Samsung's Galaxy Tab isn't selling quite as well as the company and media have initially portrayed, a company official acknowledged.
Moreover, there is some evidence that the 7-inch tablets based on Google's Android operating system are making a round trip from retailers to consumers and back.
Lee Young-hee said that the 2 million Tabs the company claimed to have shipped since last September weren't actual sales to consumers but shipments to retailers and wireless companies such as Verizon Wireless, AT&T and others who offer the device.
The figure reflected "sell-in" numbers, Young-hee said during Samsung's quarterly earnings call Jan. 28. She declined to quote the "sell-out" numbers, or sales to consumers, but described them as "quite smooth."
The Wall Street Journal's Digits blog captured Young-hee's comments in a transcript:
"As you heard, our sell-in was quite aggressive and this first quarterly result was quite, you know, fourth-quarter unit [figure] was around two million. Then, in terms of sell-out, we also believe it was quite smooth. We believe, as the introduction of new device, it was required to have consumers invest in the device. So therefore, even though sell-out wasn't as fast as we expected, we still believe sell-out was quite OK."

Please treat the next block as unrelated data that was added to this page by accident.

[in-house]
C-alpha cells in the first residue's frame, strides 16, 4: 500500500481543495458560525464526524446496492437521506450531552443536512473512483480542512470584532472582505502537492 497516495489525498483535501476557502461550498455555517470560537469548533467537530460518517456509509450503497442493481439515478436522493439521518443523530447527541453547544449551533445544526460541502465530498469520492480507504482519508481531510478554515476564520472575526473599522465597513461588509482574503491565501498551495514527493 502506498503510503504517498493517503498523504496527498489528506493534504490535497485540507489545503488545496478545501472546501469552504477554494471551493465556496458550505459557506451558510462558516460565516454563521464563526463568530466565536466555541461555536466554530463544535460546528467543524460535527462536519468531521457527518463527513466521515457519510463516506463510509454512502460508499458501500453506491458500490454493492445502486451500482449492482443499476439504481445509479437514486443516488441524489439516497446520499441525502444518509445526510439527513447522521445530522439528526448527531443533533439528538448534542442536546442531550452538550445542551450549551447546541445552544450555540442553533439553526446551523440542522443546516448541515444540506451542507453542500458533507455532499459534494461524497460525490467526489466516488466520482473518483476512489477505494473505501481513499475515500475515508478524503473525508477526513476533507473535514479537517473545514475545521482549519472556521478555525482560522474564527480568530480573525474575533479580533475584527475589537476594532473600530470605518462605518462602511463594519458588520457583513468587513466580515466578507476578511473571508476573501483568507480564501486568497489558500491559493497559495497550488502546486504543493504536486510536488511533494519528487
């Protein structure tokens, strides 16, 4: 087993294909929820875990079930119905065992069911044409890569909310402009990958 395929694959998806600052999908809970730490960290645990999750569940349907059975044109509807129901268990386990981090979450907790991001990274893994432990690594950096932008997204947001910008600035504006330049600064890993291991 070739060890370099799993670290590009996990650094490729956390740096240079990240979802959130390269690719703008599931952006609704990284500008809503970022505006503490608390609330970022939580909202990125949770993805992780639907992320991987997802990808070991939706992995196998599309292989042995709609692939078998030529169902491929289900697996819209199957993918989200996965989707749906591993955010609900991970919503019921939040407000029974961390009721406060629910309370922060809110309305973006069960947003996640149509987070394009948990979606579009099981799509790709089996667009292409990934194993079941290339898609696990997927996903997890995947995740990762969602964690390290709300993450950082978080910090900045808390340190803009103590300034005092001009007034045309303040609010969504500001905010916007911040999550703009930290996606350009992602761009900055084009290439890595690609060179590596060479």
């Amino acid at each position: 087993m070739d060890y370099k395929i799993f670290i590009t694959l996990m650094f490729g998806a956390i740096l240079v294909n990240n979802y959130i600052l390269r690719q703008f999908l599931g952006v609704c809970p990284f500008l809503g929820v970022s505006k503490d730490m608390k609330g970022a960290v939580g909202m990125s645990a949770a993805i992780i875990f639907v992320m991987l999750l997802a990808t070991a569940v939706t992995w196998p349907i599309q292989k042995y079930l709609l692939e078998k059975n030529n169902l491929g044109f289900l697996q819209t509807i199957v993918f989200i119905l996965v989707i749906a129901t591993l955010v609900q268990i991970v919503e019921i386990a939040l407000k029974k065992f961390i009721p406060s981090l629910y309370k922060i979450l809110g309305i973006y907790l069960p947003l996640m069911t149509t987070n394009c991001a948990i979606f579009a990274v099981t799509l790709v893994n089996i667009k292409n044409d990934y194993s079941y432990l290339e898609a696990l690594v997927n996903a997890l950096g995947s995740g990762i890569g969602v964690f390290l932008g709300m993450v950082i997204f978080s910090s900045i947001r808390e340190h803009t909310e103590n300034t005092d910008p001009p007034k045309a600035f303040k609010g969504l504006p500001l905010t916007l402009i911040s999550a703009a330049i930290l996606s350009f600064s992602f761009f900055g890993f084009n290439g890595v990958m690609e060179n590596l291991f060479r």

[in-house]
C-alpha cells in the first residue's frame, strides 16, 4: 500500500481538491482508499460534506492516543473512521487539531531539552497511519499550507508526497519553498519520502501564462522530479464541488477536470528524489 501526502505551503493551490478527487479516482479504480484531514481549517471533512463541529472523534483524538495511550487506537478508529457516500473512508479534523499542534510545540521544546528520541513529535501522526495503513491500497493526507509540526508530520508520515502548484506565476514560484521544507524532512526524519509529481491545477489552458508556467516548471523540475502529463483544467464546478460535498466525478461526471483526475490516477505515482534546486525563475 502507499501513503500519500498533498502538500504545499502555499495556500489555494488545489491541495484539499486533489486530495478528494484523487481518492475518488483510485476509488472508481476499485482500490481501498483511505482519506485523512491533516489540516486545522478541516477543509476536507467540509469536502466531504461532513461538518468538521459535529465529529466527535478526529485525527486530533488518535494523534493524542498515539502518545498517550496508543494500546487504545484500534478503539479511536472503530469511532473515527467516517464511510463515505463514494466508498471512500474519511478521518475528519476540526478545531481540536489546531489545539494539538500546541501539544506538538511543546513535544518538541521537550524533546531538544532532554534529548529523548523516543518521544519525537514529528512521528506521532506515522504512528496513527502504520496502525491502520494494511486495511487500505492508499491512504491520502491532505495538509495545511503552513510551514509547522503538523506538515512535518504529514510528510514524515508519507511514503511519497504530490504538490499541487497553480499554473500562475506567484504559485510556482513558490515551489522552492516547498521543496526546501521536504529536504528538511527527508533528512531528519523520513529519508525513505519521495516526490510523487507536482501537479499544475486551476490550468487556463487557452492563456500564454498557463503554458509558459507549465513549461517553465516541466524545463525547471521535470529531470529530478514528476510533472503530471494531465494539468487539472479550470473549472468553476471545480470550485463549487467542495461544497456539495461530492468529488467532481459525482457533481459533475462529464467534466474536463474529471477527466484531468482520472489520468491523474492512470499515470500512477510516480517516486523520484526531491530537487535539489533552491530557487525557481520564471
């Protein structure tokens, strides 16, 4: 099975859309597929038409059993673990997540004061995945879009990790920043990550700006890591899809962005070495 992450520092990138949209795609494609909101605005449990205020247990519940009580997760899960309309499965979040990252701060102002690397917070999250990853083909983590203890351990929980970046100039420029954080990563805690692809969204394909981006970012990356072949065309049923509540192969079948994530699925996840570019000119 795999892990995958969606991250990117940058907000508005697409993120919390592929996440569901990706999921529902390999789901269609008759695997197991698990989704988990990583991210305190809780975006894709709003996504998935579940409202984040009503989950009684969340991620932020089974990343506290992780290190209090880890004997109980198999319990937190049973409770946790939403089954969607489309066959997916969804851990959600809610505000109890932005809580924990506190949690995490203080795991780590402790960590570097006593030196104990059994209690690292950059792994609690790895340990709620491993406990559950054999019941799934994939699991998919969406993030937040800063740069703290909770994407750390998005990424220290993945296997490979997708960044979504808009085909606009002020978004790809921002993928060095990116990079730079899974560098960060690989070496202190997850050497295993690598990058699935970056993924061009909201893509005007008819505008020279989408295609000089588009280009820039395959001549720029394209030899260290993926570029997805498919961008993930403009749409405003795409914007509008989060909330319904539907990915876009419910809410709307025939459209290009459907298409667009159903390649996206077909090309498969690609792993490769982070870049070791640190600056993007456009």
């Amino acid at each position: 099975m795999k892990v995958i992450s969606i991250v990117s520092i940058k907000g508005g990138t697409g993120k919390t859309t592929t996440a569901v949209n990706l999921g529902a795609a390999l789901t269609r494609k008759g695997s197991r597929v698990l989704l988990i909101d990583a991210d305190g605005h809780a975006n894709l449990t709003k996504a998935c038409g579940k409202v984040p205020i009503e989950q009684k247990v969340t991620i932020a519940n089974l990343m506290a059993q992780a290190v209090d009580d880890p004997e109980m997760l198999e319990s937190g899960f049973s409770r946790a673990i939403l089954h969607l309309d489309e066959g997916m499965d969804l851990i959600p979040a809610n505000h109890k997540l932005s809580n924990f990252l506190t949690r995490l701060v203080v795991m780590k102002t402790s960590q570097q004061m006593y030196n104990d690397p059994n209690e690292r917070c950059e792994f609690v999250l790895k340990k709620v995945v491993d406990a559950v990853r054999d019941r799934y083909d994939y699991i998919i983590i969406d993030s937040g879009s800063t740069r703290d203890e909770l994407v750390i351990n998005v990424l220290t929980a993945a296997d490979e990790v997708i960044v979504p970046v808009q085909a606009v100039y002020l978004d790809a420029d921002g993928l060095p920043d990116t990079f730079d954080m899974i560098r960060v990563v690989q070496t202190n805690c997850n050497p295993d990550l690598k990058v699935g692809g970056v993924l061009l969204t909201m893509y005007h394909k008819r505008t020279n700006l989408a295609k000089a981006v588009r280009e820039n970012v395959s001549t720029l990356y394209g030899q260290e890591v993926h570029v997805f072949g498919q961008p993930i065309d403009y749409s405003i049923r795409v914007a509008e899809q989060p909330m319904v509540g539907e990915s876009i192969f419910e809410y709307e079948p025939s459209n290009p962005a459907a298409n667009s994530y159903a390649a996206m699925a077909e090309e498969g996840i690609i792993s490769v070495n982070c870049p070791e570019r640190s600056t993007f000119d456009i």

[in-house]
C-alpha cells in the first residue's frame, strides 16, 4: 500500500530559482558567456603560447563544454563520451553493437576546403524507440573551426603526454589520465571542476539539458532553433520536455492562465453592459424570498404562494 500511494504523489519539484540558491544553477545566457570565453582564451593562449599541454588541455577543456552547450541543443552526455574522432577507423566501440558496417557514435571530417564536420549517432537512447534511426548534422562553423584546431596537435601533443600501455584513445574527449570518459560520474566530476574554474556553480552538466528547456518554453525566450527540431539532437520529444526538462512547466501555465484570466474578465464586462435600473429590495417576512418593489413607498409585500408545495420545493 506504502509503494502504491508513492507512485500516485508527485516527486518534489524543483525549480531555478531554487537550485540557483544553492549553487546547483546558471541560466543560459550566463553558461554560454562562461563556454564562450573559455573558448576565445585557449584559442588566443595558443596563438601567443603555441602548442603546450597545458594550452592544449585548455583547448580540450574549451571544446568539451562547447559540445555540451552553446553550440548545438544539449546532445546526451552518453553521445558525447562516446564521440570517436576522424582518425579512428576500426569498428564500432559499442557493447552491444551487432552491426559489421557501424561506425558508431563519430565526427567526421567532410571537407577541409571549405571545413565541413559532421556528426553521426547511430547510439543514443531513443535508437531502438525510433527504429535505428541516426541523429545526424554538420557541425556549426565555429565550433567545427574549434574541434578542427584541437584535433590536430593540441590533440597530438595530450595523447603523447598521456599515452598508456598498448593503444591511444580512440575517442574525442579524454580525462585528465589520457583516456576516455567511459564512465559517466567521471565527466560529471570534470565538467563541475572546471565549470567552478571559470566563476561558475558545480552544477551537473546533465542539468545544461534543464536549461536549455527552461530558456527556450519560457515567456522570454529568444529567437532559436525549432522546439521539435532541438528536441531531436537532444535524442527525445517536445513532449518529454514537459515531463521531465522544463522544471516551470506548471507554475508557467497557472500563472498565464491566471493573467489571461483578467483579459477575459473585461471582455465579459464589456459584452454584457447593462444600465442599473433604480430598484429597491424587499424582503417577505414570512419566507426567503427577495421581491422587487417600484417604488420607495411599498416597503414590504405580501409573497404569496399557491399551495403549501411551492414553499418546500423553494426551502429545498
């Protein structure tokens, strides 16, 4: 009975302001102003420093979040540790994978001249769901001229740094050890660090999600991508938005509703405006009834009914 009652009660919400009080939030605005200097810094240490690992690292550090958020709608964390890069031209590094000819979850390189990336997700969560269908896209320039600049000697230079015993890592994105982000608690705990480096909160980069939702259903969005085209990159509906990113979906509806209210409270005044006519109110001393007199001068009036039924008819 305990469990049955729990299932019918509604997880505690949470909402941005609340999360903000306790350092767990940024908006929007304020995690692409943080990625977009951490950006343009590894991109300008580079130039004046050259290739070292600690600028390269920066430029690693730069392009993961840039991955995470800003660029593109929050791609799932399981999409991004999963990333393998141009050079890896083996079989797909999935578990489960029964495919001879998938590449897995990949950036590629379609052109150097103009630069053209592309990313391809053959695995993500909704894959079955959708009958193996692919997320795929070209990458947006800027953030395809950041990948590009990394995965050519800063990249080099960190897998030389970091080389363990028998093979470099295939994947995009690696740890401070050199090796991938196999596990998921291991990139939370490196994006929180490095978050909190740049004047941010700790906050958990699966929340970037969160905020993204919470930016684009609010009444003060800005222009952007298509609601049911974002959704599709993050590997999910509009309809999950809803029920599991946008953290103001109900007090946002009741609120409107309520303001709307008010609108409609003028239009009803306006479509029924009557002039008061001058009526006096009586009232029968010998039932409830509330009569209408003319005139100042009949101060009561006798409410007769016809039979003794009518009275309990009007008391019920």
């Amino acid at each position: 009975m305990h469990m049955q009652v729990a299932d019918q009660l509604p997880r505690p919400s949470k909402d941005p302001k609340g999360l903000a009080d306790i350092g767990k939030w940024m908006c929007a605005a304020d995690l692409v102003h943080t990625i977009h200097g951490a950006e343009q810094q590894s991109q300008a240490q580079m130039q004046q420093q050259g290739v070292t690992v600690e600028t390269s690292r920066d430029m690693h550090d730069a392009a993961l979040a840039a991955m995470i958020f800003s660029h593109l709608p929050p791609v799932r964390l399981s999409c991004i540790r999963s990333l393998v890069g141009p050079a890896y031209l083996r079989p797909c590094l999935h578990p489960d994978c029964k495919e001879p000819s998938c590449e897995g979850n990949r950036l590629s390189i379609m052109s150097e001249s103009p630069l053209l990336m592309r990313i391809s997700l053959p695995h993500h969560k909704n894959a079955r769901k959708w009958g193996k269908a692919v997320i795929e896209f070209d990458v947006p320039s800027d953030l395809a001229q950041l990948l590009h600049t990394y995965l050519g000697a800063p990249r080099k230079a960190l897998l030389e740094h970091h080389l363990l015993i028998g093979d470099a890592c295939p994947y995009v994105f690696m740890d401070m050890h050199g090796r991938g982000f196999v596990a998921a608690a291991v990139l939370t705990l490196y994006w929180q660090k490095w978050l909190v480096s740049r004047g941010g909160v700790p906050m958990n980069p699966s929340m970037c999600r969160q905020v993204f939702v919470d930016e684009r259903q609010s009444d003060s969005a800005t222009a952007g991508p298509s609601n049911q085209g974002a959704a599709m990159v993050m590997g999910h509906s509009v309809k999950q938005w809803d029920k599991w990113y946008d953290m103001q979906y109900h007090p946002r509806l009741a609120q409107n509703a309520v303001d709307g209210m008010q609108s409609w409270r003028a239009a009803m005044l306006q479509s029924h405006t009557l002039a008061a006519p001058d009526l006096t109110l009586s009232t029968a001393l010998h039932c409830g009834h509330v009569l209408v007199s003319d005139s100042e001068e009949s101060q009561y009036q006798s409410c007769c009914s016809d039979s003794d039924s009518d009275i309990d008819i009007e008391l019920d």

While Young-hee was optimistic about the Tab's 2011 prospects, some anecdotal evidence suggests the devices are being returned at an alarming rate.
AllThingsDigital noted that ITG Investment Research tracked sales data from nearly 6,000 wireless stores in the United States from the Galaxy Tab's November debut and found return rates for the Galaxy Tab through December were about 13 percent. Tab return rates through Jan. 15 totaled 16 percent.
The Galaxy Tab is a solid device whose chief limitation may be the fact that it is based on the Android 2.2 operating system.
Google acknowledged the Android 2.2 software is not optimized to support applications on touchscreens larger than average 4-inch screen size for most high-end Android phones. Consumers who returned the Tab may have been put off by the fact that not all applications run comfortably on the Tab's 7-inch touchscreen.
It's likely people purchased a Tab, which now costs anywhere from $349 to $499 from carriers (originally $599 from Verizon and $649 from AT&T), because they wanted an Android-based alternative to Apple's iPad, which sold some 15 million units in 2010.
Or perhaps they brought it back after word leaked in December about Motorola's Xoom, the 10.1-inch tablet based on Android 3.0, which is optimized for tablets.
That device is launching from Verizon Wireless later this month, possibly for $799. Toshiba and LG are also releasing Android 3.0 tablets this spring.